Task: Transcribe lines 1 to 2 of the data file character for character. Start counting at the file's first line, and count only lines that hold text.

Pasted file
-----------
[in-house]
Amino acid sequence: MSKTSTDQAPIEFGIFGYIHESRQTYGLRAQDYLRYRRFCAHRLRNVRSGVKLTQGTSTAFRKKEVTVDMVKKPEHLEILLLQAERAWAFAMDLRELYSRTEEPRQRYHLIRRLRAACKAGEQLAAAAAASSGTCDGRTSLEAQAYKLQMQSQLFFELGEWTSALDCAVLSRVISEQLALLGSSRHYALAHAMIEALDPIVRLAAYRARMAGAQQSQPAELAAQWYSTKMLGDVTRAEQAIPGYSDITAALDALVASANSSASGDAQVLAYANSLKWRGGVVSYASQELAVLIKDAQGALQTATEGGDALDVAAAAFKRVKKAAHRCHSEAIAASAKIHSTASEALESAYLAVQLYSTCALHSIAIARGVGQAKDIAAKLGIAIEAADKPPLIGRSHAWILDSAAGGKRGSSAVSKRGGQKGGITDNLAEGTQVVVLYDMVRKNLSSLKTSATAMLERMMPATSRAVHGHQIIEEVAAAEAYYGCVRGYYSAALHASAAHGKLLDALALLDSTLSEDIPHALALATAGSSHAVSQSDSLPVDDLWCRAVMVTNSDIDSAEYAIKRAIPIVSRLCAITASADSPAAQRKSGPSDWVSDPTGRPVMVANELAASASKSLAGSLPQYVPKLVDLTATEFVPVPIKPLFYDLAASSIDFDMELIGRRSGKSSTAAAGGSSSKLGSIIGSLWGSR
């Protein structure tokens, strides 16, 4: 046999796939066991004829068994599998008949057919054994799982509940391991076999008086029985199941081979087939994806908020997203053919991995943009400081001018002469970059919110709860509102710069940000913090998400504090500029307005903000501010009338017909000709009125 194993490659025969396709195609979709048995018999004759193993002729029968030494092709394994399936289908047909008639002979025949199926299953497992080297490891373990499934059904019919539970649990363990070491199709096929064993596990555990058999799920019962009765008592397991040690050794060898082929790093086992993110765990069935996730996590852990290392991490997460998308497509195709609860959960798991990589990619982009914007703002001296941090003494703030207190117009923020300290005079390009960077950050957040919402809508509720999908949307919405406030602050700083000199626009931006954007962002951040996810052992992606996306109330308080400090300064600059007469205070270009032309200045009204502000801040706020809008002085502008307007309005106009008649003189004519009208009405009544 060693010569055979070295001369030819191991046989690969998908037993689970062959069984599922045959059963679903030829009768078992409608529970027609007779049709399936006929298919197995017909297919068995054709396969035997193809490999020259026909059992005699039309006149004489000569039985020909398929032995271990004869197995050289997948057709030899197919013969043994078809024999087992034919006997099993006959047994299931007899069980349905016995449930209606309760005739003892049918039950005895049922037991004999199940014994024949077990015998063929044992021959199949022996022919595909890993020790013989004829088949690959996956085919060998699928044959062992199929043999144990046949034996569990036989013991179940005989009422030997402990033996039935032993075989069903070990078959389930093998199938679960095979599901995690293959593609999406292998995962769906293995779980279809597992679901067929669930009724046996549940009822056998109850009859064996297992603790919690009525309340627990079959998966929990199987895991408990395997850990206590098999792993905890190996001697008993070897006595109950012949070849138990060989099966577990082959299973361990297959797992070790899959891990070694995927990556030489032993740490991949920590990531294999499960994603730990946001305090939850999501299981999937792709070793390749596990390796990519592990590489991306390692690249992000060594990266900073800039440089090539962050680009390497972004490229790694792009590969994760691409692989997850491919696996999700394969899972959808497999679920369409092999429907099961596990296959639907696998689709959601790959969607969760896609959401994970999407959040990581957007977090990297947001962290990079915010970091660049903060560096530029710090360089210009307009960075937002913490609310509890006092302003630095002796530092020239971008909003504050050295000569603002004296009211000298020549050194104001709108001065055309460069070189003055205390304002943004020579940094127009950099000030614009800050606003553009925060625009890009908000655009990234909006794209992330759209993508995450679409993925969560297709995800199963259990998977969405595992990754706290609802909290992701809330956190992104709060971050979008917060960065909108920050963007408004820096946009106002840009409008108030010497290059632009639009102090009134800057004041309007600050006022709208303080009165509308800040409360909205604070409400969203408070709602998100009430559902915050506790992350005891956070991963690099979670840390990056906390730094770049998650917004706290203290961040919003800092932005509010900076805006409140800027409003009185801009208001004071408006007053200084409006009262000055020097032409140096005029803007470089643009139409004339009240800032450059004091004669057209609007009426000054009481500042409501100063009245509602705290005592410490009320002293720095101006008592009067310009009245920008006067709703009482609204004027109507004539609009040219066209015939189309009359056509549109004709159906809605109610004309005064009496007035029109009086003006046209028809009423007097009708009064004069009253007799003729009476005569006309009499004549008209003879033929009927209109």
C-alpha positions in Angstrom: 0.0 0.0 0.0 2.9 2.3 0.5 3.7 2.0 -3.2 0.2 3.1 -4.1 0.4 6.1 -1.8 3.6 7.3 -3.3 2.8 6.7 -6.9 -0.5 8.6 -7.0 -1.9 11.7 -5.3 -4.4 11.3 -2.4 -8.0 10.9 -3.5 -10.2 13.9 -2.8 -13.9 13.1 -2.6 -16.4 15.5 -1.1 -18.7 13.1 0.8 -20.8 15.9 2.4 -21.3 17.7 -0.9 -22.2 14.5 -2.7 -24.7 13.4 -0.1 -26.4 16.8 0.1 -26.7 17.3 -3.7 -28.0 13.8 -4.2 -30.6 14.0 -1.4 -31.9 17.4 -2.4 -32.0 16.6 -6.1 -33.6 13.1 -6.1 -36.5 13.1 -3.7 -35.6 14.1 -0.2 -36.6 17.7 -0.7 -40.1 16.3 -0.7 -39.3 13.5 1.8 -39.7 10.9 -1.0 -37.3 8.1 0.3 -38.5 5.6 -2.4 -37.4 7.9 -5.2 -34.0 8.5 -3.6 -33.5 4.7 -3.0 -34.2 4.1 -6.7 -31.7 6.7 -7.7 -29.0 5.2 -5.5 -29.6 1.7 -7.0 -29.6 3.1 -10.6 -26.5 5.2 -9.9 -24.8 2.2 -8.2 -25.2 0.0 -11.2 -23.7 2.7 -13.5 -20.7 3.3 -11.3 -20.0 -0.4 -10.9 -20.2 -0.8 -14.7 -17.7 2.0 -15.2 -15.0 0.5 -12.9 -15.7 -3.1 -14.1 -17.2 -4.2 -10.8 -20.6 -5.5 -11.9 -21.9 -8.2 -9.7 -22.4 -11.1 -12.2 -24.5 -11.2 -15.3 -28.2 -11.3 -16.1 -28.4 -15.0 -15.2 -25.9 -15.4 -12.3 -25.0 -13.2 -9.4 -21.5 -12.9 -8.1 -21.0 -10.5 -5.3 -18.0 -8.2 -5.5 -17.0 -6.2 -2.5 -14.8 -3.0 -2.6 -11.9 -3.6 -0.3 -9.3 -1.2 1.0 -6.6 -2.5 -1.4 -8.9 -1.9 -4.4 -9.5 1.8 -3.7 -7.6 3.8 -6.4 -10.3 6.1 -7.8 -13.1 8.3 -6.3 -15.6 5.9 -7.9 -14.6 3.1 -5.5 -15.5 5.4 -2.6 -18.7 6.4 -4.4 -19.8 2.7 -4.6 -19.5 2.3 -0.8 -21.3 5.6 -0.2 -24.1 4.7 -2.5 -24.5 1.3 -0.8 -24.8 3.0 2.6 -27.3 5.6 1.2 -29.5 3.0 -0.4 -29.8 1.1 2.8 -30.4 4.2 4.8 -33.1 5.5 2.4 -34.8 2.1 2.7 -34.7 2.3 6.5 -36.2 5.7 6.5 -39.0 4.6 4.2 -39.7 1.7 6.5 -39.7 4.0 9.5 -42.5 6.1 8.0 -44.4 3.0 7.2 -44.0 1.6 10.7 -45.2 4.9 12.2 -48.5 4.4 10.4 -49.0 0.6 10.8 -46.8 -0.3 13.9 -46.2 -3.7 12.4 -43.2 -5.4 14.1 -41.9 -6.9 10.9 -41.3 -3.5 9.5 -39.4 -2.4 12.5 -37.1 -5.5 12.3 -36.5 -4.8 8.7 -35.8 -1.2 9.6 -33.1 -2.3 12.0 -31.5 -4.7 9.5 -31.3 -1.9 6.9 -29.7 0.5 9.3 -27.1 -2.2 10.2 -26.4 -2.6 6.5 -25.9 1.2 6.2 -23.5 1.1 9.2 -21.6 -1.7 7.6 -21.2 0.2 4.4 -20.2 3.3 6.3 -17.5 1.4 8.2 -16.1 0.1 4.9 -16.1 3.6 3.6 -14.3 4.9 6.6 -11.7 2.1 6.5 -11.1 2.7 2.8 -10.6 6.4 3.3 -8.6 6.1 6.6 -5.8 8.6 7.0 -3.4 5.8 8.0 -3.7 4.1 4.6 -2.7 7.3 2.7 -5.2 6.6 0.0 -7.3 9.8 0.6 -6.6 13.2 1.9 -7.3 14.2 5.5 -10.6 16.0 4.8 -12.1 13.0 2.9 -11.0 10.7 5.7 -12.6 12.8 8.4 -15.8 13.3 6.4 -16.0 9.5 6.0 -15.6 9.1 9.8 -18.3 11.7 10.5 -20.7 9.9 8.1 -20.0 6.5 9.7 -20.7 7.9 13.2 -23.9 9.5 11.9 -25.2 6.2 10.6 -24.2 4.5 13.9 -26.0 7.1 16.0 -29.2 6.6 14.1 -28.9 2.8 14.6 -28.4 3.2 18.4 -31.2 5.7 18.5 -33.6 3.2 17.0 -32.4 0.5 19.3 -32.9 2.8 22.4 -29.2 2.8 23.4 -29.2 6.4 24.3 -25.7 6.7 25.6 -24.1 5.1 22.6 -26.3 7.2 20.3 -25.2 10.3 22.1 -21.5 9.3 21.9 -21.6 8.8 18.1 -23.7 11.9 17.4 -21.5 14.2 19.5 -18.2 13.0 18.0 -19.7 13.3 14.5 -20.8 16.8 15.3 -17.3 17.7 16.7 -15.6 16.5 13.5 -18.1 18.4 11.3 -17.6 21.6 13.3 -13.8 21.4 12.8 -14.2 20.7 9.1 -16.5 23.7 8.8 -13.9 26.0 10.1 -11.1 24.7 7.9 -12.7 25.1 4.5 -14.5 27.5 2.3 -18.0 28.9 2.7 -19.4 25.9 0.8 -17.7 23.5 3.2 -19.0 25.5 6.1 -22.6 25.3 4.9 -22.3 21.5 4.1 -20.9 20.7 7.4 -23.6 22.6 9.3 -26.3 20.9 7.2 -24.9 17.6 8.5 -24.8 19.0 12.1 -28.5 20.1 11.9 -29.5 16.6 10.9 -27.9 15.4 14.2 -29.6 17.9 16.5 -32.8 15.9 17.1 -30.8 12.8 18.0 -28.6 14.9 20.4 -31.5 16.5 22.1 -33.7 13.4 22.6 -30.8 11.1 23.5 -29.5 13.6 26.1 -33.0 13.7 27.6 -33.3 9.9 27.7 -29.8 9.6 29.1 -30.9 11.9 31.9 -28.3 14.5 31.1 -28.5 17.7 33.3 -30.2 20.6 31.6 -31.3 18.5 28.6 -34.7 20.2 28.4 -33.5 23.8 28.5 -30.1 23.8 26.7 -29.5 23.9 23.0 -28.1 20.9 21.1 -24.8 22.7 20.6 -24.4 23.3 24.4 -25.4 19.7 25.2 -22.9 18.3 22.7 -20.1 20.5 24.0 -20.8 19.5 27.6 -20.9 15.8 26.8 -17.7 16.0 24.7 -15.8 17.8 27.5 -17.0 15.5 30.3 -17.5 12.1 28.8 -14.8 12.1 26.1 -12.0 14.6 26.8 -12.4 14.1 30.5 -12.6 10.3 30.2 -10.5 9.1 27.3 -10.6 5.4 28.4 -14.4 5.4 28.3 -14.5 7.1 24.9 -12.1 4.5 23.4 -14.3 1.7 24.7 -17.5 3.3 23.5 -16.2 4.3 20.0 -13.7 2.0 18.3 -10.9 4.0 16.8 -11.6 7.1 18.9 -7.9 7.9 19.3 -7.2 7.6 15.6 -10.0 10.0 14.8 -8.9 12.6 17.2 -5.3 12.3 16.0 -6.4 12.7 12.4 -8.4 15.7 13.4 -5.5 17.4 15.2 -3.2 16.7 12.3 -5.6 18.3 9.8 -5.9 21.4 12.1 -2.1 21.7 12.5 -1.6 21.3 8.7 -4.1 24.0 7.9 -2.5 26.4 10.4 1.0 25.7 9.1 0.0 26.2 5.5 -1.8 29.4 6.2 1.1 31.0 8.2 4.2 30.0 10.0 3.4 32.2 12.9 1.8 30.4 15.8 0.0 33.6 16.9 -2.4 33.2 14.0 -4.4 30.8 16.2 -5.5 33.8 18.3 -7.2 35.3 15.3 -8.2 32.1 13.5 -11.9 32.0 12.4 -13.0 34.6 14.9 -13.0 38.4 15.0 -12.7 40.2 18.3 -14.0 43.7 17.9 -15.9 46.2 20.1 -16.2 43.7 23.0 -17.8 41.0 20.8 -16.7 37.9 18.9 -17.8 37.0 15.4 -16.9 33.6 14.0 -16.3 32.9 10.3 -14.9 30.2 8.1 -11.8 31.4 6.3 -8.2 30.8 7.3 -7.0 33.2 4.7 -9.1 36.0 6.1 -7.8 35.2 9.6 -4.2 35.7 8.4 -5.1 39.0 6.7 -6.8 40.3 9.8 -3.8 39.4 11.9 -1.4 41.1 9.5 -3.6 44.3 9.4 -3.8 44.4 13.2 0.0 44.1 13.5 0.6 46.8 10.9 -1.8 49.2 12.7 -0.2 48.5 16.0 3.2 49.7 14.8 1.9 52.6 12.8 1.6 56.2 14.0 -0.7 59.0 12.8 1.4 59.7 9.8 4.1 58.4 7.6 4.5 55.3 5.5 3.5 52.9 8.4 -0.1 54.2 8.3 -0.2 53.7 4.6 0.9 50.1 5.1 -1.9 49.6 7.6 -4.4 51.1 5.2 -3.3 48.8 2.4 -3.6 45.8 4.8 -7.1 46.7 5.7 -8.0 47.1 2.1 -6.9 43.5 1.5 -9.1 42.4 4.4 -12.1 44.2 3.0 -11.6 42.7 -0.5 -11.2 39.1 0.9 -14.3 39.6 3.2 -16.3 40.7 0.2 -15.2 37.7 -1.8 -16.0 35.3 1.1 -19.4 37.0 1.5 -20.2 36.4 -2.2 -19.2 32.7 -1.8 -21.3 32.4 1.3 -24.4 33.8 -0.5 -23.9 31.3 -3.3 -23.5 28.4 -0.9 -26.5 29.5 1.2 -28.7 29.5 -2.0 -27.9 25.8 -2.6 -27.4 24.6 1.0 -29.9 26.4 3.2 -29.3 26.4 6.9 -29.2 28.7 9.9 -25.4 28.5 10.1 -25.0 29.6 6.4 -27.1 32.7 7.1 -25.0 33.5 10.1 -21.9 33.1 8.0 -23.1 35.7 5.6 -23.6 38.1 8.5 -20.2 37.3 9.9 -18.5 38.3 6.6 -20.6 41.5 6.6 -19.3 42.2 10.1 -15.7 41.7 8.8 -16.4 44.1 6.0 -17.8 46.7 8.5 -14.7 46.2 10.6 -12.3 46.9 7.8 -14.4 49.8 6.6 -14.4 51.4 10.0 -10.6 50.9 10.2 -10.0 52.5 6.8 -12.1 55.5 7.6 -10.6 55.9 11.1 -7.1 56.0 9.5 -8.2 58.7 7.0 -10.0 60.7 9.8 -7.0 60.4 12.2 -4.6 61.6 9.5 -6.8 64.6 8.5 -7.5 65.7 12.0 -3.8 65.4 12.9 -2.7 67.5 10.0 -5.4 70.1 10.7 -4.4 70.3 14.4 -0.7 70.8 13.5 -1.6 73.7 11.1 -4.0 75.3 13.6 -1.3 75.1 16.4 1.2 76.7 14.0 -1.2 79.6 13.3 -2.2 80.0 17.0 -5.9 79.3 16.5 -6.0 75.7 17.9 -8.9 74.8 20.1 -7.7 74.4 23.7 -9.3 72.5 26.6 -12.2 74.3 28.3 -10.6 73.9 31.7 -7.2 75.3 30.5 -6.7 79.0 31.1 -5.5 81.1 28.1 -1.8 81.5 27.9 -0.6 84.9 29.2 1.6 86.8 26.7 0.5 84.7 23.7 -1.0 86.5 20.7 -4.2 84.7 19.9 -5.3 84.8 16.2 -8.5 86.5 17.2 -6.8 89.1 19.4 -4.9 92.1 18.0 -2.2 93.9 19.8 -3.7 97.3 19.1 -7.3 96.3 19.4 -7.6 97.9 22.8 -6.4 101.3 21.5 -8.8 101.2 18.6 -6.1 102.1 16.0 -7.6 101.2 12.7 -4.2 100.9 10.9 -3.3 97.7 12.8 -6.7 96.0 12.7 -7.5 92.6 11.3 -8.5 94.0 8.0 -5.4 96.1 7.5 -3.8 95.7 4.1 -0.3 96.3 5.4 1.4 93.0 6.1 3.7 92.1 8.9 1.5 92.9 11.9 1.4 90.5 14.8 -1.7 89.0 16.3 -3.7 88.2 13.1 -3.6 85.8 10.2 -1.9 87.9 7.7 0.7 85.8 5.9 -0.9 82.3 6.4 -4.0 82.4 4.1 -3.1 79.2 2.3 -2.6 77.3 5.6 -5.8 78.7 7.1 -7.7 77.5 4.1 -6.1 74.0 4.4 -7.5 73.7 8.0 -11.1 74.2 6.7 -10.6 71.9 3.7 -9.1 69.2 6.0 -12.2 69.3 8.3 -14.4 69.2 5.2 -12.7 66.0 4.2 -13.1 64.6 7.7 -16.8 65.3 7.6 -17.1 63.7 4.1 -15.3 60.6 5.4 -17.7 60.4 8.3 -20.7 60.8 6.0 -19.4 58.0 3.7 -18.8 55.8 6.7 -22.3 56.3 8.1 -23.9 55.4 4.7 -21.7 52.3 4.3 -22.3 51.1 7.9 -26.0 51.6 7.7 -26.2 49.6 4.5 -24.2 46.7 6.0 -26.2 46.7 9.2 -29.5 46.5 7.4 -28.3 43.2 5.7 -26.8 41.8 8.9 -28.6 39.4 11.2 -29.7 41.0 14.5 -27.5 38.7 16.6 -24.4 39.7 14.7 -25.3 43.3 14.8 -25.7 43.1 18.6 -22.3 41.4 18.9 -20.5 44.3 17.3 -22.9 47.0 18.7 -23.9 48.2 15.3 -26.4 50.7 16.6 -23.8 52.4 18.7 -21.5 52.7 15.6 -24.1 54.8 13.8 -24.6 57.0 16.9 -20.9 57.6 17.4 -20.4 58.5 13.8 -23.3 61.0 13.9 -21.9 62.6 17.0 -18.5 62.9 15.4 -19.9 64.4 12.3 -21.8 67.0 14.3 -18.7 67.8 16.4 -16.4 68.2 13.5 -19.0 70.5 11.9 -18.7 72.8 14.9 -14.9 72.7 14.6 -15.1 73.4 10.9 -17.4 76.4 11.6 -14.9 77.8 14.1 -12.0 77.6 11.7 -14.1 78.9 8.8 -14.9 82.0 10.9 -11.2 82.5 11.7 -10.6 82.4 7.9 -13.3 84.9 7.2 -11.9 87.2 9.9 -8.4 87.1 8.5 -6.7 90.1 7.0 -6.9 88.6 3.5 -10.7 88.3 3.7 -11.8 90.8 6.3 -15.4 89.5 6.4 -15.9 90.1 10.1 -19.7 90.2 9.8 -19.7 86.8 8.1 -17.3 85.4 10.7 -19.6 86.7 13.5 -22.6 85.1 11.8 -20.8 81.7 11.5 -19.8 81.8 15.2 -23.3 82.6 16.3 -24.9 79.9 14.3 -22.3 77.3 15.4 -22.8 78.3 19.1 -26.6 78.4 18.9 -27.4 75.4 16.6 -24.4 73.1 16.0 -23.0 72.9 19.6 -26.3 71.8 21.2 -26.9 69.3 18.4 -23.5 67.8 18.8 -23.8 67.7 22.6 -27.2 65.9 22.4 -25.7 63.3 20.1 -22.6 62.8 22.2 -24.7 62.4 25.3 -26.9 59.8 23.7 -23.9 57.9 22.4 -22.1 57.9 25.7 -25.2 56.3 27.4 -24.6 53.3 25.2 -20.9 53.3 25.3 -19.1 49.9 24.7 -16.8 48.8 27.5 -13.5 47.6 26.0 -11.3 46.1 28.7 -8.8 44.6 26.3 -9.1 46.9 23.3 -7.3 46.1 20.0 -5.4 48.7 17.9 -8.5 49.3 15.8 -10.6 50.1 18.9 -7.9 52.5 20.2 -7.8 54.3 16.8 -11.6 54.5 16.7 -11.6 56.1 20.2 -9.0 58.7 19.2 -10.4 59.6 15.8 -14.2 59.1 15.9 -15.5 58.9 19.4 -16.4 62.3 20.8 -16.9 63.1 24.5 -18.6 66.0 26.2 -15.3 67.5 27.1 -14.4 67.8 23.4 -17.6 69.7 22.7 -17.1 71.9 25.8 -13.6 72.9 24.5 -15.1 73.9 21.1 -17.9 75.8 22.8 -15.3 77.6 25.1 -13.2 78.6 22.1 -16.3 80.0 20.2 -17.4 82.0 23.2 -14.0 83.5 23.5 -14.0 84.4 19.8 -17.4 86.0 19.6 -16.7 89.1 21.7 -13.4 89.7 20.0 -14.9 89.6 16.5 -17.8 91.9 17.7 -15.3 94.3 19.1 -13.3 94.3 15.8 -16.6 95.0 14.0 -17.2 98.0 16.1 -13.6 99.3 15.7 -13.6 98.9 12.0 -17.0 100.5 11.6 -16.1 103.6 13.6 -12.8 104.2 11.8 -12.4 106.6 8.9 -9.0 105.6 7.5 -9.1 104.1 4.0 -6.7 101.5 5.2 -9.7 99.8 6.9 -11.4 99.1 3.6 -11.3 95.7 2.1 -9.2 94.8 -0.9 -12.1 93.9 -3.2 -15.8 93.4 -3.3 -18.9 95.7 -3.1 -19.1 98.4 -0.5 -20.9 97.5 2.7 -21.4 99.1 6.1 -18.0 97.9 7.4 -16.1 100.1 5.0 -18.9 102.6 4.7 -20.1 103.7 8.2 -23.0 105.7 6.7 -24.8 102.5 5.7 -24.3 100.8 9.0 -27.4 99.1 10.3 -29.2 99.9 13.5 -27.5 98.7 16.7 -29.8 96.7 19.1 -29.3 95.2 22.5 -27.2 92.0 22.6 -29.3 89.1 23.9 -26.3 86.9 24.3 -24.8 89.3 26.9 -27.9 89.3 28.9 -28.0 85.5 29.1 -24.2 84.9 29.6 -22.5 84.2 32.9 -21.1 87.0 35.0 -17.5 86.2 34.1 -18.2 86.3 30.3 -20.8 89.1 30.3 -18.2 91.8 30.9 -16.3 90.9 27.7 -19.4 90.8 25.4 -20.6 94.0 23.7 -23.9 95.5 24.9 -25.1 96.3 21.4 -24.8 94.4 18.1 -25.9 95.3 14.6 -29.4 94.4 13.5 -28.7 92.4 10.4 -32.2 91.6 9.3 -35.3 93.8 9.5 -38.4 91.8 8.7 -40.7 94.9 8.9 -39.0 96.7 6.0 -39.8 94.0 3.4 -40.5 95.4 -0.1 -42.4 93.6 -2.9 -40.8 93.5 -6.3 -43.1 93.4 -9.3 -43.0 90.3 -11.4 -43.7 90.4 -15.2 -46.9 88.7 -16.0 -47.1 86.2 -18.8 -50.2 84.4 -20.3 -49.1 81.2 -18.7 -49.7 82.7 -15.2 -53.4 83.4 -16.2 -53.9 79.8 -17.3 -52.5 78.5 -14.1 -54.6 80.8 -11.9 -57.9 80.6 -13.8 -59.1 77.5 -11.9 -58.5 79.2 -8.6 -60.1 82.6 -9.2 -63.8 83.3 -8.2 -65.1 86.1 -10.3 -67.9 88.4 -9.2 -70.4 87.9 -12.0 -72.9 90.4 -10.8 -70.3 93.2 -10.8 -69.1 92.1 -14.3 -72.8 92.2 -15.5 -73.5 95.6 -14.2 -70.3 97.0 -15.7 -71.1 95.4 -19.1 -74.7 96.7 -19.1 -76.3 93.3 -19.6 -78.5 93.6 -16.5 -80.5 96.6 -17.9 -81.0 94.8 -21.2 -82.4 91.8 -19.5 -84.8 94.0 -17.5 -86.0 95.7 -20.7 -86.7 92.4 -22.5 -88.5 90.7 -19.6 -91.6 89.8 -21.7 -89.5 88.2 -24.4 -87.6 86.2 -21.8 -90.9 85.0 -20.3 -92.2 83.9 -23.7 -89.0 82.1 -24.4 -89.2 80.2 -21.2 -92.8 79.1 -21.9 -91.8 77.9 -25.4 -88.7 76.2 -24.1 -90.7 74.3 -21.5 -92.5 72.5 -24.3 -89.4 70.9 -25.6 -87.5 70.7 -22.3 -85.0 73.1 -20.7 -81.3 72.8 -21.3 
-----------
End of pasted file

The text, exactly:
[in-house]
Amino acid sequence: MSKTSTDQAPIEFGIFGYIHESRQTYGLRAQDYLRYRRFCAHRLRNVRSGVKLTQGTSTAFRKKEVTVDMVKKPEHLEILLLQAERAWAFAMDLRELYSRTEEPRQRYHLIRRLRAACKAGEQLAAAAAASSGTCDGRTSLEAQAYKLQMQSQLFFELGEWTSALDCAVLSRVISEQLALLGSSRHYALAHAMIEALDPIVRLAAYRARMAGAQQSQPAELAAQWYSTKMLGDVTRAEQAIPGYSDITAALDALVASANSSASGDAQVLAYANSLKWRGGVVSYASQELAVLIKDAQGALQTATEGGDALDVAAAAFKRVKKAAHRCHSEAIAASAKIHSTASEALESAYLAVQLYSTCALHSIAIARGVGQAKDIAAKLGIAIEAADKPPLIGRSHAWILDSAAGGKRGSSAVSKRGGQKGGITDNLAEGTQVVVLYDMVRKNLSSLKTSATAMLERMMPATSRAVHGHQIIEEVAAAEAYYGCVRGYYSAALHASAAHGKLLDALALLDSTLSEDIPHALALATAGSSHAVSQSDSLPVDDLWCRAVMVTNSDIDSAEYAIKRAIPIVSRLCAITASADSPAAQRKSGPSDWVSDPTGRPVMVANELAASASKSLAGSLPQYVPKLVDLTATEFVPVPIKPLFYDLAASSIDFDMELIGRRSGKSSTAAAGGSSSKLGSIIGSLWGSR